The day of our departure back to Denver had arrived. Though both Zack and I were feeling some what depressed that our holiday was finally over it really was time to get back to Denver. There were family, friends and puppies to see. And of course there was that insidious thing called work that I needed to return to so that we could continue to take vacations like this.
Waking up early I spent about an hour organizing our stuff so that it was well packed and important stuff was in the 3 pieces of carry on luggage that we were taking on the flight. Thankfully Icelandair doesn’t charge for checked bags!
(Snob warning: The next three paragraphs I am going to write sound like am a snob. So if you would rather not experience my significantly stuck up attitude, please skip these paragraphs. If you do choose to read them, please just realize that I AM an ASS!)
We left the hotel around 9:30AM and headed to a little bakery that we knew of 2 streets over as we wanted a greater choice of food than what was offered at the “hotel” breakfast. Ordering our food we then picked out a seat in the main section of the café. As we ate our breakfast I sat there listening to the conversation that was taking place between the next two tables. At the table next to us were two American women in their late 30’s to early 40’s. The table next to them was occupied by a young American male in his mid to late 20’s. The more I listened to the conversation the more I cringed.
The guy two tables over was doing his damnedest to try and pick these women up and they were not interested. To be honest, I felt sorry for the guy because he couldn’t pick up on the cues that the women were sending that the conversation should end. Then my ears really pricked up when he started taking about touring around Iceland. I wanted to hear what he had to say. And then that was truly when my travel snob attitude kicked in. This guy had been in Iceland for about 3 weeks and was talking about seeing Iceland and then he dropped the thing that made me laugh. He had spent all of his time in Reykjavik and had just taken tourist day tours to “catch the highlights”. Dear god, I thought you haven’t seen crap of this country then!
My thoughts are if you really want to see and experience a foreign country you really have to get off the tourist beaten track and see the things that the locals see on a day-to-day basis. That is the only way you are ever going to get to truly experience a country or a foreign destination. I am not going to sit here and make all kinds of judgments about this guy or tourists who just go on tourist excursions and think they are seeing the country, but the bottom line is that you don’t really see it or experience it. I think to really see a place you at one point or another have to get utterly lost or if you don’t get lost, just pick a road or a bus, or a train and go somewhere that you never expected to end up. Go someplace where the common people of that country spend their days. Don’t just seek out the tourist sites. I know I sound like an utter snob by saying these things but unfortunately it is the way I feel. To me it is part of my attitude of travel that the journey begins where the road ends and that the journey itself is the destination of the trip as opposed to one specific location. Ok – I am off my snobbish traveler high horse and please know without a second thought that I know I sound like an utter ass. But those who are part of my personal life know how much of an ass I can be – seriously!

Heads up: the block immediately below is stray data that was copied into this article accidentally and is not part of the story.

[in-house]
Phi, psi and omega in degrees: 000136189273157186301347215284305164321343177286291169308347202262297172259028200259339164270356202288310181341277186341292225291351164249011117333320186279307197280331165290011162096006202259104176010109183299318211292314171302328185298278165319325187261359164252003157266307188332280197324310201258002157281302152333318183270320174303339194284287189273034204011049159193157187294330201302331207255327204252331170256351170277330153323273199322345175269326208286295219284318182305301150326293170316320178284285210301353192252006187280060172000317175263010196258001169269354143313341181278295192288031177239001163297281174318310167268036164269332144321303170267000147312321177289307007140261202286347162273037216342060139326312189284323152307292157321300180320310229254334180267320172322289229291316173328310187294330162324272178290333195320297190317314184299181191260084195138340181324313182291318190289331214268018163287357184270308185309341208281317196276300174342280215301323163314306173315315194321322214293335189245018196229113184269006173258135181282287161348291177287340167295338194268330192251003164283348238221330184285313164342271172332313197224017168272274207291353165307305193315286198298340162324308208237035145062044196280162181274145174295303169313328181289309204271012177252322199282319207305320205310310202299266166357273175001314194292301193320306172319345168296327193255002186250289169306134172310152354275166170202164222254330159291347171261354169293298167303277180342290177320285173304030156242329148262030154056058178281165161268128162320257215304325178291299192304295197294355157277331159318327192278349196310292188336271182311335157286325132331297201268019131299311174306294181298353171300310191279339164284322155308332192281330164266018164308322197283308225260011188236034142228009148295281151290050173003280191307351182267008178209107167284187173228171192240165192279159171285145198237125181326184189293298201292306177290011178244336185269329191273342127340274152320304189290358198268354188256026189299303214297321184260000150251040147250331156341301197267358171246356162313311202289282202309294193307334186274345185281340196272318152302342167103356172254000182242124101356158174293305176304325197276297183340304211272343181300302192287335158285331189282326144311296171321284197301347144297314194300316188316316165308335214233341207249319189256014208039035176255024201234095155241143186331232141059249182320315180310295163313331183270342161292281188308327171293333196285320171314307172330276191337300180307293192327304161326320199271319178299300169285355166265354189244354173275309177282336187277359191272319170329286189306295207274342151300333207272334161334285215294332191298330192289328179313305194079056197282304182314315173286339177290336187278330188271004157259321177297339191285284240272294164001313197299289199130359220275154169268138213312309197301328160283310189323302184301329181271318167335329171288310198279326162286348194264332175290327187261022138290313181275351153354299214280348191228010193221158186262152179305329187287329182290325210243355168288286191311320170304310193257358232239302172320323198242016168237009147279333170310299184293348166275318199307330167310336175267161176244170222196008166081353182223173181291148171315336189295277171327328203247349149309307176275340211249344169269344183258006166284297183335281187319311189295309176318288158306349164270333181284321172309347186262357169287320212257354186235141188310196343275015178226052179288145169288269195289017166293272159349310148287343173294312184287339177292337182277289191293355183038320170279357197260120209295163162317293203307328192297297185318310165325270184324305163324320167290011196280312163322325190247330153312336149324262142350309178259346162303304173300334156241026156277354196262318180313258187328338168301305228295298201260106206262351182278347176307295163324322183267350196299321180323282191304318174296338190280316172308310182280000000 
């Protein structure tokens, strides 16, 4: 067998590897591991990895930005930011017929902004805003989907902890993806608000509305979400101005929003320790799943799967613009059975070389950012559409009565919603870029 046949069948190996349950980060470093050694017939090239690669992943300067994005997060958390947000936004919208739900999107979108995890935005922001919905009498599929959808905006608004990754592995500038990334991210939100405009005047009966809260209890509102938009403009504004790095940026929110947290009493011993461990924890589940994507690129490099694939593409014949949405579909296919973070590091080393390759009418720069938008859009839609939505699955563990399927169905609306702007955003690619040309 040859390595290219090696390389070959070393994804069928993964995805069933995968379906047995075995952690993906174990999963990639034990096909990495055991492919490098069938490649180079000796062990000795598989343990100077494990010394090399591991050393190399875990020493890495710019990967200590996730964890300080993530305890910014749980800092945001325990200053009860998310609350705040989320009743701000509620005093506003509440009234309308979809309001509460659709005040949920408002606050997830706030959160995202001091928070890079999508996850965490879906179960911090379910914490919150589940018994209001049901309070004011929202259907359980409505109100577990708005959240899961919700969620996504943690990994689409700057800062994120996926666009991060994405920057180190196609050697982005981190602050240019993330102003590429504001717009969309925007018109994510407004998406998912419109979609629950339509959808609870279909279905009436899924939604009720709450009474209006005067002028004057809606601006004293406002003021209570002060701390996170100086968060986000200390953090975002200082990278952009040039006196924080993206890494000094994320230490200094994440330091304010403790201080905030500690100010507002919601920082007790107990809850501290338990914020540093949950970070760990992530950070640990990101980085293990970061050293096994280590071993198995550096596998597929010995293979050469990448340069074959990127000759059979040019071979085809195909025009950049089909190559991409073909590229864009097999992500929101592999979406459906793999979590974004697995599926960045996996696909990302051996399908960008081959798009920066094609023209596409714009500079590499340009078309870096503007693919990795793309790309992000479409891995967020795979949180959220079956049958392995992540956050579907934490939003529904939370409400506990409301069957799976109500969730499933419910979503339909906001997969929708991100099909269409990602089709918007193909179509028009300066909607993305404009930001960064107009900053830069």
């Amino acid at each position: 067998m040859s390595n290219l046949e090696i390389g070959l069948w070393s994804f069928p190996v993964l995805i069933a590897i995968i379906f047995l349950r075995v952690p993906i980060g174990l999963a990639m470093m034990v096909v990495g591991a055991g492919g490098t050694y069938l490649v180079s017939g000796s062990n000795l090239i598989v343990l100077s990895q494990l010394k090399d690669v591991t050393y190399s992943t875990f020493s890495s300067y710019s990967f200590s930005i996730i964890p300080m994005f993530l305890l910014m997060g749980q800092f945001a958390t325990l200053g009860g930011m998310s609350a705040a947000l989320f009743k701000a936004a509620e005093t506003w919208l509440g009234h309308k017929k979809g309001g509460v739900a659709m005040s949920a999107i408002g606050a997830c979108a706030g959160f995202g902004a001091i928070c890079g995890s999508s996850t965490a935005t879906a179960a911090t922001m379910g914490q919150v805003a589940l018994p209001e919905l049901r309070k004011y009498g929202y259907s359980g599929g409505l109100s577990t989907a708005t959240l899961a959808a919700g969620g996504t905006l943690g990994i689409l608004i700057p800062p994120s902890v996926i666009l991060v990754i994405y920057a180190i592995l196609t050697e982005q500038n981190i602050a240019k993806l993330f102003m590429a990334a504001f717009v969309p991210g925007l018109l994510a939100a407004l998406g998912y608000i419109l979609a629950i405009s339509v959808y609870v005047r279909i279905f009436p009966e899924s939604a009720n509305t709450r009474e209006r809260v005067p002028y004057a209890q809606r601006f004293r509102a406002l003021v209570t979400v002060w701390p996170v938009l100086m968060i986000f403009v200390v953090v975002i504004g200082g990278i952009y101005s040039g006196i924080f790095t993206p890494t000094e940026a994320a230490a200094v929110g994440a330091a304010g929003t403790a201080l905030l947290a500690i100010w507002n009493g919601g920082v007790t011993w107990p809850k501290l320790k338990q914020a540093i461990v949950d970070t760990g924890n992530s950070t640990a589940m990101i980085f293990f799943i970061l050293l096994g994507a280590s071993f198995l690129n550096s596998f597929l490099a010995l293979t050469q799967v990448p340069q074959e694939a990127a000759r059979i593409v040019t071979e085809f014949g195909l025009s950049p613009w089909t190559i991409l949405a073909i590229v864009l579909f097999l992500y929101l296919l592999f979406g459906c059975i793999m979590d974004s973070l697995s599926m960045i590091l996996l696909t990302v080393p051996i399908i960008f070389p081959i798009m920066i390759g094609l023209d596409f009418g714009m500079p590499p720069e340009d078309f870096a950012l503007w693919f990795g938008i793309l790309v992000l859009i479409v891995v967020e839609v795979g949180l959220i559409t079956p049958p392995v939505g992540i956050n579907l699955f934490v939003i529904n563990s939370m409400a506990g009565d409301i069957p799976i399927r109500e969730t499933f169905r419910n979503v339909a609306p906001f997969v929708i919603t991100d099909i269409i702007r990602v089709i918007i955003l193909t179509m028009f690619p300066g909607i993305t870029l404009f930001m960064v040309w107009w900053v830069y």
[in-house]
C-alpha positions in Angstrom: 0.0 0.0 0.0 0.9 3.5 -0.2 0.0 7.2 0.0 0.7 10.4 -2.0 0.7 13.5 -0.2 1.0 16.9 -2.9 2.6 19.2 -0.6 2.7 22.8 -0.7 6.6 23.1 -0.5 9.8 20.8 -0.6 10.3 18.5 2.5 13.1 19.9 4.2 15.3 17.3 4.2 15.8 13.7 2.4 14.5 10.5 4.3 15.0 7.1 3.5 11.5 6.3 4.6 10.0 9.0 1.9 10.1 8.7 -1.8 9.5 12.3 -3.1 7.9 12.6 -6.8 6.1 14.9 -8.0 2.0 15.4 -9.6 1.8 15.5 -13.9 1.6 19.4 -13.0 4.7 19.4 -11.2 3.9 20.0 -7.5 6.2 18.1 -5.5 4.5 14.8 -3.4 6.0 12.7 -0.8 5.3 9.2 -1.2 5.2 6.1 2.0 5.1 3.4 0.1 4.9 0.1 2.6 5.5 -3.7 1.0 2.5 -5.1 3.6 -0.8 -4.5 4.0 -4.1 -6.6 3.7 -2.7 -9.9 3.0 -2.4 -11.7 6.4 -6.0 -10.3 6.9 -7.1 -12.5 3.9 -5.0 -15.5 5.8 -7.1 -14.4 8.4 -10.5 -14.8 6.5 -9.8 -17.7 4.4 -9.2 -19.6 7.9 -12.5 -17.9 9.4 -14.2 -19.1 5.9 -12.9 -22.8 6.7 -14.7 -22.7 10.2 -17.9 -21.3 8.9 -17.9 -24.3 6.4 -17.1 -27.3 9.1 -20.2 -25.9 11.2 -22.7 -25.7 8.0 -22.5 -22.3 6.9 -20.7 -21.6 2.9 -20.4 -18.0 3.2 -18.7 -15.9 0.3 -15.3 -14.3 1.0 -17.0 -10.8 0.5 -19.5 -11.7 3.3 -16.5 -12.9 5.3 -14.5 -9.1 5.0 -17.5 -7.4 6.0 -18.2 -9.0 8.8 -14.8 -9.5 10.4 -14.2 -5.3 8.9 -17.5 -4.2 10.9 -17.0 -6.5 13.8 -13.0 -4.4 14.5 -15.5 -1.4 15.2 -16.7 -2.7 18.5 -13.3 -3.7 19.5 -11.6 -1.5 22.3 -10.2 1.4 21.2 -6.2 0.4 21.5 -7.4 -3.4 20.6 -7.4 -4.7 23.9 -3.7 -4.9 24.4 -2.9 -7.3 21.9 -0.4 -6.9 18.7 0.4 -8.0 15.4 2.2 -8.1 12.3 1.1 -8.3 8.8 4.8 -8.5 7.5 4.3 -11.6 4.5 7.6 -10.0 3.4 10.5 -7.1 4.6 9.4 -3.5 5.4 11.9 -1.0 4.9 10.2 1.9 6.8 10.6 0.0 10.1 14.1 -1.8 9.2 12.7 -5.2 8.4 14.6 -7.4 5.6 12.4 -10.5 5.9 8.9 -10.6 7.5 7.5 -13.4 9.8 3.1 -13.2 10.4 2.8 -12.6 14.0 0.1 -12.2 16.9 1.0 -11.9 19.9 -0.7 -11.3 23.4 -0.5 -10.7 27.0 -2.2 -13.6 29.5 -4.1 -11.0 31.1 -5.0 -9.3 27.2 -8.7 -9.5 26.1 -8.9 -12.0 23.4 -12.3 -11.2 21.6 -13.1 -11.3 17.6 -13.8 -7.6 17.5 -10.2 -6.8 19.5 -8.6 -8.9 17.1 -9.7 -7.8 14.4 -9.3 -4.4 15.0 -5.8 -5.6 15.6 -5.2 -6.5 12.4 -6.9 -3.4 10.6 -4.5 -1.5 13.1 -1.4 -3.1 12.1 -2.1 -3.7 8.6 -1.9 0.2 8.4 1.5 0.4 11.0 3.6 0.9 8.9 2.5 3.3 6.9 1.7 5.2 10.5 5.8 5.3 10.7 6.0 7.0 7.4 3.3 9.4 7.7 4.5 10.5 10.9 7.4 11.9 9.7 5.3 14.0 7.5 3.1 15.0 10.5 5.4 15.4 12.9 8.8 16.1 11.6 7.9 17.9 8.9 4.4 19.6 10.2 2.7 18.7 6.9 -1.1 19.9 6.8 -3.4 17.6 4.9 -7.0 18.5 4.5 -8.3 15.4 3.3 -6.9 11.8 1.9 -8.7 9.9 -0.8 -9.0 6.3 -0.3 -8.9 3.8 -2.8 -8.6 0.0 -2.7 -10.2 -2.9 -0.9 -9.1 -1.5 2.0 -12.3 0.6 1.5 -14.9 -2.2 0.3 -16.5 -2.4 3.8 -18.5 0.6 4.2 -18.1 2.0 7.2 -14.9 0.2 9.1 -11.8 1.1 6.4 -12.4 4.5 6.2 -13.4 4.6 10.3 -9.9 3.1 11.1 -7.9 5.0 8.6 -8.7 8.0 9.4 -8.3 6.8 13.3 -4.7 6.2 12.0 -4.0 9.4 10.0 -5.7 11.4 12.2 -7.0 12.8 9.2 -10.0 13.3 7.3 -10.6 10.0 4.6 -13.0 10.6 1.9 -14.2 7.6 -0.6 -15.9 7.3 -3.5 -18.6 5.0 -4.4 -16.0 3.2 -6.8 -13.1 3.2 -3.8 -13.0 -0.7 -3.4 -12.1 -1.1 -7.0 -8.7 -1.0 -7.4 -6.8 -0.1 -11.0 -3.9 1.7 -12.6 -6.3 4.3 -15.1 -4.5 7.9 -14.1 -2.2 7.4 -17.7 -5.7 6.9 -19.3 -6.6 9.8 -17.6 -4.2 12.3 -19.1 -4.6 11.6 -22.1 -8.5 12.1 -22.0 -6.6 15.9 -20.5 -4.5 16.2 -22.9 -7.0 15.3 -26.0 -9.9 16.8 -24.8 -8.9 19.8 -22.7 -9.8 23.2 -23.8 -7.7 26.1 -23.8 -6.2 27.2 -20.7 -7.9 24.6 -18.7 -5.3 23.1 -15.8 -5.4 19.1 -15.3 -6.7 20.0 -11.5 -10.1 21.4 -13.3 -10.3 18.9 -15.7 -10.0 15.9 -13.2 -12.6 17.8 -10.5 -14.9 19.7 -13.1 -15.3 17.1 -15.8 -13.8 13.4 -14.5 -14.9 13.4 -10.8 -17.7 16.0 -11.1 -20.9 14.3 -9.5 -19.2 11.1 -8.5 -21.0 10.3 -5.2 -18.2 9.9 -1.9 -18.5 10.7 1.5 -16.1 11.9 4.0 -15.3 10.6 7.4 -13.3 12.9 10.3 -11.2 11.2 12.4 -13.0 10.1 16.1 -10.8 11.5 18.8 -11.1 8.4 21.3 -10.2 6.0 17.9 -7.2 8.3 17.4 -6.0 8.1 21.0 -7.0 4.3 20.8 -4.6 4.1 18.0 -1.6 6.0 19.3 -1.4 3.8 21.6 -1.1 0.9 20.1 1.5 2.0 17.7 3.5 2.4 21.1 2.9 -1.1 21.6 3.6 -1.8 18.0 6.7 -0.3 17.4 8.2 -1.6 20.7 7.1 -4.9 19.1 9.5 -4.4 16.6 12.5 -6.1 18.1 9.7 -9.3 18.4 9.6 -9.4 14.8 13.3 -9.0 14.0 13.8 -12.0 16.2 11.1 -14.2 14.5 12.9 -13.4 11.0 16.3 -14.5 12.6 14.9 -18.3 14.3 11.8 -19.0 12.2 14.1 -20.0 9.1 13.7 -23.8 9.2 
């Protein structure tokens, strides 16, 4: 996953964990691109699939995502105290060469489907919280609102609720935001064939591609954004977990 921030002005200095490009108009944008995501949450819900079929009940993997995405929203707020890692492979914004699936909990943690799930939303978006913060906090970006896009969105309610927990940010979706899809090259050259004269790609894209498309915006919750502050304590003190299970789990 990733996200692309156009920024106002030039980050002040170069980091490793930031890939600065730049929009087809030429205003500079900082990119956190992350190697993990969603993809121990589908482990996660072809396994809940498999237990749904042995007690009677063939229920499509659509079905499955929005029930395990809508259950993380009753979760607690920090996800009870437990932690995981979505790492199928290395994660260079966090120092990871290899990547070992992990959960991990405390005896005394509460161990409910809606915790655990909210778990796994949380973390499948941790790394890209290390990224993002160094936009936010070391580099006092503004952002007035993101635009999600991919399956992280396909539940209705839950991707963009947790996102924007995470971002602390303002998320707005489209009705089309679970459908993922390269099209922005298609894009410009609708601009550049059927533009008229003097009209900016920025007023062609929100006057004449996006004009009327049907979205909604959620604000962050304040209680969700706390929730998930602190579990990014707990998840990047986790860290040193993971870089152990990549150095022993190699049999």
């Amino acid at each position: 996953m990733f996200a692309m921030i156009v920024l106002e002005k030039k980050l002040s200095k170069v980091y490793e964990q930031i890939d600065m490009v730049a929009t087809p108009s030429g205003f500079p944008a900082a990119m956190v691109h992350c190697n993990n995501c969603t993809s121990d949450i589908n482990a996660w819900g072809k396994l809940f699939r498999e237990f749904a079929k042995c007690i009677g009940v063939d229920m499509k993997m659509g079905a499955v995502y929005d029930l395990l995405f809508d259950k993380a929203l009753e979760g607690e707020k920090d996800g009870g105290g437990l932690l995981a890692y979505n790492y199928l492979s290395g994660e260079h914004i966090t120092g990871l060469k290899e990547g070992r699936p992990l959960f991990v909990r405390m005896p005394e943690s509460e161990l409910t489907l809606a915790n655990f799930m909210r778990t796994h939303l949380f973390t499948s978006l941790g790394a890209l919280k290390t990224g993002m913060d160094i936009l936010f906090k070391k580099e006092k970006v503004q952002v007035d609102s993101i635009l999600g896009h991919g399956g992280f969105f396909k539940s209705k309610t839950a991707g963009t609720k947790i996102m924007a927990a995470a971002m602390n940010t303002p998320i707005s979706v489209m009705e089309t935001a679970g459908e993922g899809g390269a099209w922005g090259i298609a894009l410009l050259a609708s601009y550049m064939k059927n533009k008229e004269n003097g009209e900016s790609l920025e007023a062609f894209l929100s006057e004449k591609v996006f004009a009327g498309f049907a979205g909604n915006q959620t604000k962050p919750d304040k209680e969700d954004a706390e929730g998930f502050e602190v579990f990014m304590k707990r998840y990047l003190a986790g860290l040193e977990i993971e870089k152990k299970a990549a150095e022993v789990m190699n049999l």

So after I sat there scoffing to myself at this guy and the two women we finished eating and headed out. There were a couple of destinations around Reykjavik that I wanted to get photos of and so we took care of that before heading out on the road toward Keflavik, which is the location of Iceland’s major international airport and about 50 kilometers outside of Reykjavik. Along the way we planned to stop and visit the Blue Lagoon – the internationally known “hot springs” and spa. I put hot springs in quotes because the blue lagoon is actually the cooling pond for a geothermal power plant. Extremely hot water is pumped up from below ground and is used to generate electricity. Once the water cools to the point it is no longer usable for electricity generation, it is pumped into a series of man-made lagoons to cool before being pumped into the ocean. One of these lagoons is just the right temperature for hot spring bathing. The Icelanders have turned this lagoon into an internationally recognized spa. The waters are filled with minerals that supposedly rejuvenate the skin and body.
(Iconic Viking ship sculpture that is a symbol of the city on the waterfront in Reykjavik.)
You can tell that you are approaching the Blue Lagoon from many kilometers away as you can see the rising steam. The lagoon is located in the midst of what appears to be a very young lava flow. The landscape around the facility looks like the broken landscape of some extremely hostile exo-planet. To reach the welcome center you walk through a path that has been carved through the broken lava. The path provides some spectacular imagines for pictures as you can see below.